Write freely – don’t analyze. Anything and everything that comes to mind. Now get away from it. Come back to it again. Don’t worry if a couple of days pass.

    When you return, look at your list. Do you want to add anything? Cross something off? Have at it – it’s your list.

    Next, look at each word. Ask yourself what it means to you. For example, maybe your wrote down money. Money can mean income, wealth, freedom, security …. what does it mean to you? You’ll often find that what you value is underlying the word you wrote. Dig deep.

    Now, start eliminating values so you end up with an ordered ranking.

You may find that combining the two techniques works best. Start with the first. Look over the list. Then get away from it. Return to a blank sheet and start brainstorming.

Visualizing your dream life, free of constraints, helped you uncover your passions. Now we’re bringing beliefs to those passions, which defines your values. That’s the life you want. In a couple of weeks, we’ll bring in the constraints; we’ll assess where you are. Then we’ll develop strategies to link the two together.

Our quote today is by the French writer and philosopher Michael de Montaigne.

“The value of life is not in the length of days, but in the use
we make of them; a man may live long but yet very little.”

So seize today. Value your life and live your values.

Next time, we’ll talk about success snake oil – know when you’re getting scammed. We’ll recount some recent experiences. Until then, here’s to your bigg success!

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Live Your Dream With Purpose – Part I

About thirty days ago, we asked you to visualize the life you want. Specifically, we asked you to remove the two constraints – time and money – and answer this question:

If neither time nor money was an issue,
how would you spend your time and money?

Mary-Lynn said that, as a long-time broadcaster, her dream is to develop her own content that helps people. She’s doing that with Bigg Success. George says his dream is to travel more, especially spending more time on the beach.

Dreaming is great, but we all have responsibilities. Money is limited. Time even more so. How does it help to dream without considering that fact?

Understand that this is a process. We’ll bring the two constraints back in … but not just yet. First, find your passions by dreaming about the life you want. But you won’t have peace of mind if you’re not living your values.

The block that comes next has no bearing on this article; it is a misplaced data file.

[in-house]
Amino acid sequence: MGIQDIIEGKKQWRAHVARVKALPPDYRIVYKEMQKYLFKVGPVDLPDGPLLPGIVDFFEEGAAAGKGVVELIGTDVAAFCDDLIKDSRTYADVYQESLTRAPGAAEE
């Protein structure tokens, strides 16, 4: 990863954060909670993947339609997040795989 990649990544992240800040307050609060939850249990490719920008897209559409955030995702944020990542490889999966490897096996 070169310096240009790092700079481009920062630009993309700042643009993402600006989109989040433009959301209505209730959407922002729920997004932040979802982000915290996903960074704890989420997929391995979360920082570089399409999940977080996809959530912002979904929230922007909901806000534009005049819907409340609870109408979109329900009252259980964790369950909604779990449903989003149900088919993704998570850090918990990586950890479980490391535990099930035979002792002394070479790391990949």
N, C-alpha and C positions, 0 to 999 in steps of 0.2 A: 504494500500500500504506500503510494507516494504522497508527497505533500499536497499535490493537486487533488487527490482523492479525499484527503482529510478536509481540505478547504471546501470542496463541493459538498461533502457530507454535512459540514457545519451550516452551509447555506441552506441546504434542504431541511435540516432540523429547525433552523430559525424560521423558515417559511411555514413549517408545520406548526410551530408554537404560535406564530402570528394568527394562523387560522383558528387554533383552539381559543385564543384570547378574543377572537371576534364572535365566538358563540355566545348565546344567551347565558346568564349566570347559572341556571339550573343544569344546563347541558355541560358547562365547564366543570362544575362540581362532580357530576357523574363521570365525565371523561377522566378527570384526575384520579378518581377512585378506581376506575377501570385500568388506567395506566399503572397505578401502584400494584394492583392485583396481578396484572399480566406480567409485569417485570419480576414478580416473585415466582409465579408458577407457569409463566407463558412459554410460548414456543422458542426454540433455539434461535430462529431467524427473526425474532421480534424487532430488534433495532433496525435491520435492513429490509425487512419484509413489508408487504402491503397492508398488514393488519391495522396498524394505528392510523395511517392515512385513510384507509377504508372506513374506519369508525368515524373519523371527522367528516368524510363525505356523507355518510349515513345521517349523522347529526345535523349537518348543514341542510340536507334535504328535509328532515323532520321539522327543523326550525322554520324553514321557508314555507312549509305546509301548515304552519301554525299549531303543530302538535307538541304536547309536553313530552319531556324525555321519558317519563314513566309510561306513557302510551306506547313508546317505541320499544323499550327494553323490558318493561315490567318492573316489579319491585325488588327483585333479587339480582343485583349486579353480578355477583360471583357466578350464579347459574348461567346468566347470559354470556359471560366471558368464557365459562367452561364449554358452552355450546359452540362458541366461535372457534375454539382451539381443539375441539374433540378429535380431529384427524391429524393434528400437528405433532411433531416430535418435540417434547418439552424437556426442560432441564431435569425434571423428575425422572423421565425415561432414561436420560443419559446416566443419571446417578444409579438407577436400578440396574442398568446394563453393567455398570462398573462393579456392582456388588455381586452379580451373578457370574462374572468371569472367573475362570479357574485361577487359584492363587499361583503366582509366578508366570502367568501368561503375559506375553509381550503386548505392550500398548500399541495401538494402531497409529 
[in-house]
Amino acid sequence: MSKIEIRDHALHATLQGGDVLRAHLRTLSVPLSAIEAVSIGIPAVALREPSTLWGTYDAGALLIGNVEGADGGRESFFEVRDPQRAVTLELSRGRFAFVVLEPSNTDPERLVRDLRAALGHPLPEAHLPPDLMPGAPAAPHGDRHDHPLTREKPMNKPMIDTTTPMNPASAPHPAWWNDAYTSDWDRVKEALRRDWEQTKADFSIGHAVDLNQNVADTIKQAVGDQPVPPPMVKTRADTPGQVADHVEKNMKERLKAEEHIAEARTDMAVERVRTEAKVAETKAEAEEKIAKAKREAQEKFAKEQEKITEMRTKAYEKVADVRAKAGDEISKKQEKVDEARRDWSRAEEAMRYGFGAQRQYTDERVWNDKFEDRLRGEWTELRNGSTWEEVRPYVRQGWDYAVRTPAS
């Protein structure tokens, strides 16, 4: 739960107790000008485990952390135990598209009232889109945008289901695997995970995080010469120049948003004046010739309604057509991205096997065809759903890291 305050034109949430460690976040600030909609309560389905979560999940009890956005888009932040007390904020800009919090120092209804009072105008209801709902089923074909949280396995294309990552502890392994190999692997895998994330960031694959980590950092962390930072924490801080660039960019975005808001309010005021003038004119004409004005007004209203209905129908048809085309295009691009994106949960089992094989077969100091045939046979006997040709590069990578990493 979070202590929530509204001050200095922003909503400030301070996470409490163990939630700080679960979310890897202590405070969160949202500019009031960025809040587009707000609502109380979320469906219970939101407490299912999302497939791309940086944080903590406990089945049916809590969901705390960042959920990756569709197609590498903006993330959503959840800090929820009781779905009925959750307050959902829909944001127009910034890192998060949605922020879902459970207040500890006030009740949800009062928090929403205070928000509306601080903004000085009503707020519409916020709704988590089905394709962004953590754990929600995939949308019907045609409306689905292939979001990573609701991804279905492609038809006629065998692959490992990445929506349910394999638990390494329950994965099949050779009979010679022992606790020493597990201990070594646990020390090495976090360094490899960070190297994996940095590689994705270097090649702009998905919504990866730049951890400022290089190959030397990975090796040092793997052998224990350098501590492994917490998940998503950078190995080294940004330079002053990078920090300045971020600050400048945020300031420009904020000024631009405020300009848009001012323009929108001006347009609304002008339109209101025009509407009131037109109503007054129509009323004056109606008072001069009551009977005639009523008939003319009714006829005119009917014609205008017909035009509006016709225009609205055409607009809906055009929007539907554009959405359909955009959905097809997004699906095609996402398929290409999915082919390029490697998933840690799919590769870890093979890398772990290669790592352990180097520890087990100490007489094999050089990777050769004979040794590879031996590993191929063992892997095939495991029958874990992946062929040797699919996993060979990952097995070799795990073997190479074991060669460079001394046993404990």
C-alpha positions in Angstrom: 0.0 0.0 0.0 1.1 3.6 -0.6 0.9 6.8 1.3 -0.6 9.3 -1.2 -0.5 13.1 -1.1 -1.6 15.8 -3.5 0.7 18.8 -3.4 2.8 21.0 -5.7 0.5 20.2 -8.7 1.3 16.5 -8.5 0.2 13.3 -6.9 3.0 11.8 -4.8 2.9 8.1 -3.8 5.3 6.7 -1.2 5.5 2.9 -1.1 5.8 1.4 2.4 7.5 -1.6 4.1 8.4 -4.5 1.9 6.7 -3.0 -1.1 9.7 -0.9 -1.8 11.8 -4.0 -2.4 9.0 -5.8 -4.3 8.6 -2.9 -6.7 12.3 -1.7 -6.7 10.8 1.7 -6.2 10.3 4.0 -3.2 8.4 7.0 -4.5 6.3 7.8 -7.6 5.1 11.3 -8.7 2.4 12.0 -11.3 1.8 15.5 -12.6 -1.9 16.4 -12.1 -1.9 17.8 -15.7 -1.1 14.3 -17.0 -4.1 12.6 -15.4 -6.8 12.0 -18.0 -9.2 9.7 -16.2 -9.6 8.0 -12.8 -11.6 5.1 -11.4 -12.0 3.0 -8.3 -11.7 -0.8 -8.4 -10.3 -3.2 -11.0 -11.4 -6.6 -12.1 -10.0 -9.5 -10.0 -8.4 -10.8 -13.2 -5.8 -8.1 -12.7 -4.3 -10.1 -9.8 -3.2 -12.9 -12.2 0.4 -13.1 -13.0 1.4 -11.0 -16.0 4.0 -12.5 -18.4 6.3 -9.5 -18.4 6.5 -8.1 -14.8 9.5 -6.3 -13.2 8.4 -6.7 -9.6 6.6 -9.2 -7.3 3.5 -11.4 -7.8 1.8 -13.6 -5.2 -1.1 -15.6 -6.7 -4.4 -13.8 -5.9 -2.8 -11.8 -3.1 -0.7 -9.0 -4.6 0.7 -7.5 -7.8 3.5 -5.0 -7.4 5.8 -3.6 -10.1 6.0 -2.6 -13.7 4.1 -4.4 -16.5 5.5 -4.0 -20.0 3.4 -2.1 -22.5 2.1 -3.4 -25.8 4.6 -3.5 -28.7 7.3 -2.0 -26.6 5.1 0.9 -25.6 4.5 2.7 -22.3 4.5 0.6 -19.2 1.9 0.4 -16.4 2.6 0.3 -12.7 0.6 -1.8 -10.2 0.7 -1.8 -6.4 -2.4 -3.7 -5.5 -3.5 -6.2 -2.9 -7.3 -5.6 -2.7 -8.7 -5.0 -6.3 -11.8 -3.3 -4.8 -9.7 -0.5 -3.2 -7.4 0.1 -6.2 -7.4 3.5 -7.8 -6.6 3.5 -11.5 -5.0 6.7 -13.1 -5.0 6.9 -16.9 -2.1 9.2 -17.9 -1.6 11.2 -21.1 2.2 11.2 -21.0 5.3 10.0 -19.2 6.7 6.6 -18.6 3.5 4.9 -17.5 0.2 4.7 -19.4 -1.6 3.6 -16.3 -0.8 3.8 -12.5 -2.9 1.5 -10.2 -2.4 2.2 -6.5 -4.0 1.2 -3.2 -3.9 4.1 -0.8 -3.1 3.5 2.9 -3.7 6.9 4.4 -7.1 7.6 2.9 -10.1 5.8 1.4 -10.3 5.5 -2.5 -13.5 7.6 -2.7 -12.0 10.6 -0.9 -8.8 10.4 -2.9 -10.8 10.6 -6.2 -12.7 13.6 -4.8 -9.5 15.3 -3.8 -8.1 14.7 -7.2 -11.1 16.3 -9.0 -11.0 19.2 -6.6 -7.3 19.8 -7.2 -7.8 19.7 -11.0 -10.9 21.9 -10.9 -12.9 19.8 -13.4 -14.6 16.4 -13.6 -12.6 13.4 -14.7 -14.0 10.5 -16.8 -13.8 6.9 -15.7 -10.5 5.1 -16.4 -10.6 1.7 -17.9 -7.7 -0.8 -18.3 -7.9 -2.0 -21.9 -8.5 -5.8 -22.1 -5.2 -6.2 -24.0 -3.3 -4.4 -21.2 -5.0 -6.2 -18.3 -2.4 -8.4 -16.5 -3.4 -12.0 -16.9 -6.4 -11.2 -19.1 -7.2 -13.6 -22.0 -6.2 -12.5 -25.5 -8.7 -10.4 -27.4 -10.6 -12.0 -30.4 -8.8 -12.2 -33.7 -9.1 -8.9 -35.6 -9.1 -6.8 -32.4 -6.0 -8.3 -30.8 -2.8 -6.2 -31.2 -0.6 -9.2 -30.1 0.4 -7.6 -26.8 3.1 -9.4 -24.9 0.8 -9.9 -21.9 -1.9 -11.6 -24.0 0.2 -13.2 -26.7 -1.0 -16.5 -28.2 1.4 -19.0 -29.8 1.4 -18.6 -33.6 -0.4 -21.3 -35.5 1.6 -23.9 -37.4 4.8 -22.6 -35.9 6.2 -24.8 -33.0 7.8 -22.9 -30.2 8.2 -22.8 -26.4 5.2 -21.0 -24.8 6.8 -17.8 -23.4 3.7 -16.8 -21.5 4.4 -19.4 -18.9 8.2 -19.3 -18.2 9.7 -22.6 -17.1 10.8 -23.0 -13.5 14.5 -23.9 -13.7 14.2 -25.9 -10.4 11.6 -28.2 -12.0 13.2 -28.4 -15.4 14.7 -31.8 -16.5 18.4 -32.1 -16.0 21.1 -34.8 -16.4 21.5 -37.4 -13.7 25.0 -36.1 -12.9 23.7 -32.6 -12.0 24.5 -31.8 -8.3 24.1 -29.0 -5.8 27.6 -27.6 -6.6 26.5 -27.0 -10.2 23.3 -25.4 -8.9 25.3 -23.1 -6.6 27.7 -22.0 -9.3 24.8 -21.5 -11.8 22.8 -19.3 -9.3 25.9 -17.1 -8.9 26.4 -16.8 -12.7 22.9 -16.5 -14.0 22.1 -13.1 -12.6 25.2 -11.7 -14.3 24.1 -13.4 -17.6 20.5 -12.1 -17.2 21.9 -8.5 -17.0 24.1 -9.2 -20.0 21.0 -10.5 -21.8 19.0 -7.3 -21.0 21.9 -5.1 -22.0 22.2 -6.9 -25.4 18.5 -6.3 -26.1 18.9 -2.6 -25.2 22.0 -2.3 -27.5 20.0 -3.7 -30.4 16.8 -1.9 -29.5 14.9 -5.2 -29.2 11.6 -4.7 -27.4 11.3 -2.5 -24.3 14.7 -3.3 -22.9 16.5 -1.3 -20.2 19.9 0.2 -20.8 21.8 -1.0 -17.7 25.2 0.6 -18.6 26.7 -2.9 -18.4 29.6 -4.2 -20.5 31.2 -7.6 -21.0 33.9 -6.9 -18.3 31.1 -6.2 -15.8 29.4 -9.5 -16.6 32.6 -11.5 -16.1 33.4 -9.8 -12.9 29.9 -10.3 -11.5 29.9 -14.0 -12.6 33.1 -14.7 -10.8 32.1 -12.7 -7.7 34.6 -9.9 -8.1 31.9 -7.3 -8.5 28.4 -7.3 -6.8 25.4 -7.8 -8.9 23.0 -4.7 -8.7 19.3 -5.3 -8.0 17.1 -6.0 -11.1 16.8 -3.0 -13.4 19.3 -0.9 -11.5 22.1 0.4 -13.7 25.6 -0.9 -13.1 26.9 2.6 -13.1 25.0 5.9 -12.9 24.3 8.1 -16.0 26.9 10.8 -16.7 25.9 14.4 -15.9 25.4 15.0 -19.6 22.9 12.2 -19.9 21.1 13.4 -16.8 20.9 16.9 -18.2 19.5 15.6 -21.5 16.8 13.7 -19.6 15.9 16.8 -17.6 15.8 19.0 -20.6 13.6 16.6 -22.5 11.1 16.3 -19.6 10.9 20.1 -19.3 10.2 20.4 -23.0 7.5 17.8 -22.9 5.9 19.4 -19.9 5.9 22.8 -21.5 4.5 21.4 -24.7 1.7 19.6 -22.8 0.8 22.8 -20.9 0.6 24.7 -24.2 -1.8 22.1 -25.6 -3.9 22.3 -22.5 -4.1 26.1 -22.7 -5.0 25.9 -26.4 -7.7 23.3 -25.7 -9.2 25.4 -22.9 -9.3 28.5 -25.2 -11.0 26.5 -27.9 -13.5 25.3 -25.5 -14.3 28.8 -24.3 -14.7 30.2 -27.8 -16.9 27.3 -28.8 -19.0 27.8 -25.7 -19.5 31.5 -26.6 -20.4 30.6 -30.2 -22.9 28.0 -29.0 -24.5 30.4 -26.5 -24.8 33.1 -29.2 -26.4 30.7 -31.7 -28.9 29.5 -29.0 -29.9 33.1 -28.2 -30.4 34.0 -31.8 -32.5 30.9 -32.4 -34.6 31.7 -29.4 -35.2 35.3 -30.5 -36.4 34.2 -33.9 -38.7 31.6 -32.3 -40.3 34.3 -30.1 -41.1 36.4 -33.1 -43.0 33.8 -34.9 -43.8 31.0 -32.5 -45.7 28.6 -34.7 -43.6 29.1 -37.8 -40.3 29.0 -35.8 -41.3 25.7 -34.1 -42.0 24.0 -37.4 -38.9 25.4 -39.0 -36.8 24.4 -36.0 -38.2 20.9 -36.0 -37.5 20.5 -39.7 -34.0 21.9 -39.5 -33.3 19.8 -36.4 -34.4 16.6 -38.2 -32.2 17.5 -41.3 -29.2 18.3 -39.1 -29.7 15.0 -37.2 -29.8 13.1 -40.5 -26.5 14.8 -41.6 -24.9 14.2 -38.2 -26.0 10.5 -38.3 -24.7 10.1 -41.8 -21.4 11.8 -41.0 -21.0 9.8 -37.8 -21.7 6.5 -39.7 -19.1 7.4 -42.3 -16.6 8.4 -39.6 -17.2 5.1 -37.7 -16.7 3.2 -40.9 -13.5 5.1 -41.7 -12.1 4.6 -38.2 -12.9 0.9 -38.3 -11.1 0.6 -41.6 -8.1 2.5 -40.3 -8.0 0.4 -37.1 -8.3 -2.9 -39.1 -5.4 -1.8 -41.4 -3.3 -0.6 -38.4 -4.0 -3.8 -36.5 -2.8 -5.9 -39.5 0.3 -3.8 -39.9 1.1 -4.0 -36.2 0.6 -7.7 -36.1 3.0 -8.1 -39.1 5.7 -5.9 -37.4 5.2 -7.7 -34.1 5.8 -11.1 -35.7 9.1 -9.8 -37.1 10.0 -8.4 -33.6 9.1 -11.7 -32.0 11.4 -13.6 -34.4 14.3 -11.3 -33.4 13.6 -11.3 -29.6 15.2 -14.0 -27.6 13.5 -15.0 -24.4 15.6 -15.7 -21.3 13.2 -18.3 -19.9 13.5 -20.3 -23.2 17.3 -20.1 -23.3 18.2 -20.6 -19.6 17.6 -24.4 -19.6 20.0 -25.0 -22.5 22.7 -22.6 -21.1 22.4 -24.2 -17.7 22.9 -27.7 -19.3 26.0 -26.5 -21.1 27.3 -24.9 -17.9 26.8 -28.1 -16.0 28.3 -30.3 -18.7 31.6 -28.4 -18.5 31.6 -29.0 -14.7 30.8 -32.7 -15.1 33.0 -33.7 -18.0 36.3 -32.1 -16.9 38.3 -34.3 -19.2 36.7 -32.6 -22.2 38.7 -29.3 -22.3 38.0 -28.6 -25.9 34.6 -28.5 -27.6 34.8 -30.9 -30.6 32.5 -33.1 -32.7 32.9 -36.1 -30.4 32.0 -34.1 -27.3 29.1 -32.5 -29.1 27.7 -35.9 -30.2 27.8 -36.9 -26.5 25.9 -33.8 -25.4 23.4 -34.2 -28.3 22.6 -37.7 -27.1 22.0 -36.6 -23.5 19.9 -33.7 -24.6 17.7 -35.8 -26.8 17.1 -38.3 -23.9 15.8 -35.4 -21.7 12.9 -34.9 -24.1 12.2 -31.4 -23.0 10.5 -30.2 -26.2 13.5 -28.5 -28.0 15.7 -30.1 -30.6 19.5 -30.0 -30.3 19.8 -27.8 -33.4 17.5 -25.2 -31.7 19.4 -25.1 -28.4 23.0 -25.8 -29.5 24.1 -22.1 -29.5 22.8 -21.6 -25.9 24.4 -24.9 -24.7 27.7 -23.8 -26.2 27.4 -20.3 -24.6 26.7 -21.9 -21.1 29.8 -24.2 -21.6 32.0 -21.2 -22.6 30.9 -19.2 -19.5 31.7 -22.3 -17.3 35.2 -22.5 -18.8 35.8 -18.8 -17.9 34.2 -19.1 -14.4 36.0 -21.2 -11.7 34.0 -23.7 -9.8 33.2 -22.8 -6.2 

And, if you remember, we defined success as peace of mind. You’ll never feel successful without it. So, now we want to define our core values.

What’s most important to you? You’ll find your core values at the point where your passions and your beliefs intersect. They’re the combination of what you want and what you believe (i.e. your morals).

Everyone lives according to a set of values. Sometimes consciously, sometimes subconsciously. We have all sorts of values … our own, things our parents taught us, influences of our society …

The question is NOT, “Are you living by a set of values?”
The question is, “Are you living by YOUR core values?”

Many people default to a subconscious set of mostly external values. Defining your core values should be extremely personal. What is most important to YOU? If you don’t live your life in line with your answer to that question, you’ll never achieve peace of mind. You’ll experience frustration, stress, burnout … all things diametrically opposed to peace of mind!

If you’re like a lot of people, you may say that your core values interfere with pursuing your passions. For example, supporting your family may be an overriding value of yours. You’re not happy but you have to do what you have to do, right? 

Keep in mind that seeing the big picture – aligning your core values with your passions – energizes you. You may come to see your current situation as a stepping stone to the future of which you dream. Doesn’t that change how you look at things as they are now?

We’ll revisit this topic next time. Between now and then, think about what’s most important to you, given your passions and beliefs. Tomorrow, we’ll talk about two techniques that will help you discover your core values so you can live your dream life with purpose. 

Our quote today is by Steven Covey. 

“Personal leadership is the process of keeping your vision and your
values before you and aligning your life to be congruent with them.”

So values your values and your vision … and live your life with purpose, on purpose.
Next time, we’ll continue on this track. You’ll get two techniques to discover your core values so you can live your dream life with purpose. Until then, here’s to your bigg success!